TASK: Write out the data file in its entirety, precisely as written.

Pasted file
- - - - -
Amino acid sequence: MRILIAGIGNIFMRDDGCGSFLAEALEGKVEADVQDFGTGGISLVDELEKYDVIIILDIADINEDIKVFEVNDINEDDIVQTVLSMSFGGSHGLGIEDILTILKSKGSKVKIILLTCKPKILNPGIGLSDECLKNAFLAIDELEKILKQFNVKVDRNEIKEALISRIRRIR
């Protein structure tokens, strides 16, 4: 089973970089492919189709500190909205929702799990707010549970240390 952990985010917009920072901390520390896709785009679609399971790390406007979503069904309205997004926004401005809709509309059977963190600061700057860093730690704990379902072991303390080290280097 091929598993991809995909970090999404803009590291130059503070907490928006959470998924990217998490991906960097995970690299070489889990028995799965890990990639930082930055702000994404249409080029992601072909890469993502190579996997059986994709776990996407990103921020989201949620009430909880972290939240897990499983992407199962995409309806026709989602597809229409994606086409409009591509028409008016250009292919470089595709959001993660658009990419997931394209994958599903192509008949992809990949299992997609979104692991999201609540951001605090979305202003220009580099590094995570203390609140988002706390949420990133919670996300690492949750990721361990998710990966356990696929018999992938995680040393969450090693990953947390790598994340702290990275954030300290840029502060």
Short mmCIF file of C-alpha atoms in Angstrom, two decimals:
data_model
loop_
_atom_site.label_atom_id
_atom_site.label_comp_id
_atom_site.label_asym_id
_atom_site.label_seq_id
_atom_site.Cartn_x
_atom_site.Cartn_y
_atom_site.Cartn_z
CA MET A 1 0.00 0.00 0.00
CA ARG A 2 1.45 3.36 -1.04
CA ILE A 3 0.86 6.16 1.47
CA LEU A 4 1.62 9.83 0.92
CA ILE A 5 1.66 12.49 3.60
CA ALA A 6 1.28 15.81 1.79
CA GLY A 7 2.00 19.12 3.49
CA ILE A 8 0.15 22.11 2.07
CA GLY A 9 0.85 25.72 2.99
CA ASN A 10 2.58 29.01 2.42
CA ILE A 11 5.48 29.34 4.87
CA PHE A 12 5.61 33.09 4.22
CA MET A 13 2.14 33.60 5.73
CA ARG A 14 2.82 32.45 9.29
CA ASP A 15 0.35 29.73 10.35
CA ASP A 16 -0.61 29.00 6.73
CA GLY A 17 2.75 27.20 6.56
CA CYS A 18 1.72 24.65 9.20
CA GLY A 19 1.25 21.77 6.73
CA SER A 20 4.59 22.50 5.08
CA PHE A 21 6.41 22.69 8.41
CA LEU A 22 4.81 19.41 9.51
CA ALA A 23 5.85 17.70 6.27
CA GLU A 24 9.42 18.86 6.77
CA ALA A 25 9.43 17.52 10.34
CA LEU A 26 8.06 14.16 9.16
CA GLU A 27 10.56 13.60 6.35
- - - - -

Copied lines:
Amino acid sequence: MRILIAGIGNIFMRDDGCGSFLAEALEGKVEADVQDFGTGGISLVDELEKYDVIIILDIADINEDIKVFEVNDINEDDIVQTVLSMSFGGSHGLGIEDILTILKSKGSKVKIILLTCKPKILNPGIGLSDECLKNAFLAIDELEKILKQFNVKVDRNEIKEALISRIRRIR
């Protein structure tokens, strides 16, 4: 089973970089492919189709500190909205929702799990707010549970240390 952990985010917009920072901390520390896709785009679609399971790390406007979503069904309205997004926004401005809709509309059977963190600061700057860093730690704990379902072991303390080290280097 091929598993991809995909970090999404803009590291130059503070907490928006959470998924990217998490991906960097995970690299070489889990028995799965890990990639930082930055702000994404249409080029992601072909890469993502190579996997059986994709776990996407990103921020989201949620009430909880972290939240897990499983992407199962995409309806026709989602597809229409994606086409409009591509028409008016250009292919470089595709959001993660658009990419997931394209994958599903192509008949992809990949299992997609979104692991999201609540951001605090979305202003220009580099590094995570203390609140988002706390949420990133919670996300690492949750990721361990998710990966356990696929018999992938995680040393969450090693990953947390790598994340702290990275954030300290840029502060």
Short mmCIF file of C-alpha atoms in Angstrom, two decimals:
data_model
loop_
_atom_site.label_atom_id
_atom_site.label_comp_id
_atom_site.label_asym_id
_atom_site.label_seq_id
_atom_site.Cartn_x
_atom_site.Cartn_y
_atom_site.Cartn_z
CA MET A 1 0.00 0.00 0.00
CA ARG A 2 1.45 3.36 -1.04
CA ILE A 3 0.86 6.16 1.47
CA LEU A 4 1.62 9.83 0.92
CA ILE A 5 1.66 12.49 3.60
CA ALA A 6 1.28 15.81 1.79
CA GLY A 7 2.00 19.12 3.49
CA ILE A 8 0.15 22.11 2.07
CA GLY A 9 0.85 25.72 2.99
CA ASN A 10 2.58 29.01 2.42
CA ILE A 11 5.48 29.34 4.87
CA PHE A 12 5.61 33.09 4.22
CA MET A 13 2.14 33.60 5.73
CA ARG A 14 2.82 32.45 9.29
CA ASP A 15 0.35 29.73 10.35
CA ASP A 16 -0.61 29.00 6.73
CA GLY A 17 2.75 27.20 6.56
CA CYS A 18 1.72 24.65 9.20
CA GLY A 19 1.25 21.77 6.73
CA SER A 20 4.59 22.50 5.08
CA PHE A 21 6.41 22.69 8.41
CA LEU A 22 4.81 19.41 9.51
CA ALA A 23 5.85 17.70 6.27
CA GLU A 24 9.42 18.86 6.77
CA ALA A 25 9.43 17.52 10.34
CA LEU A 26 8.06 14.16 9.16
CA GLU A 27 10.56 13.60 6.35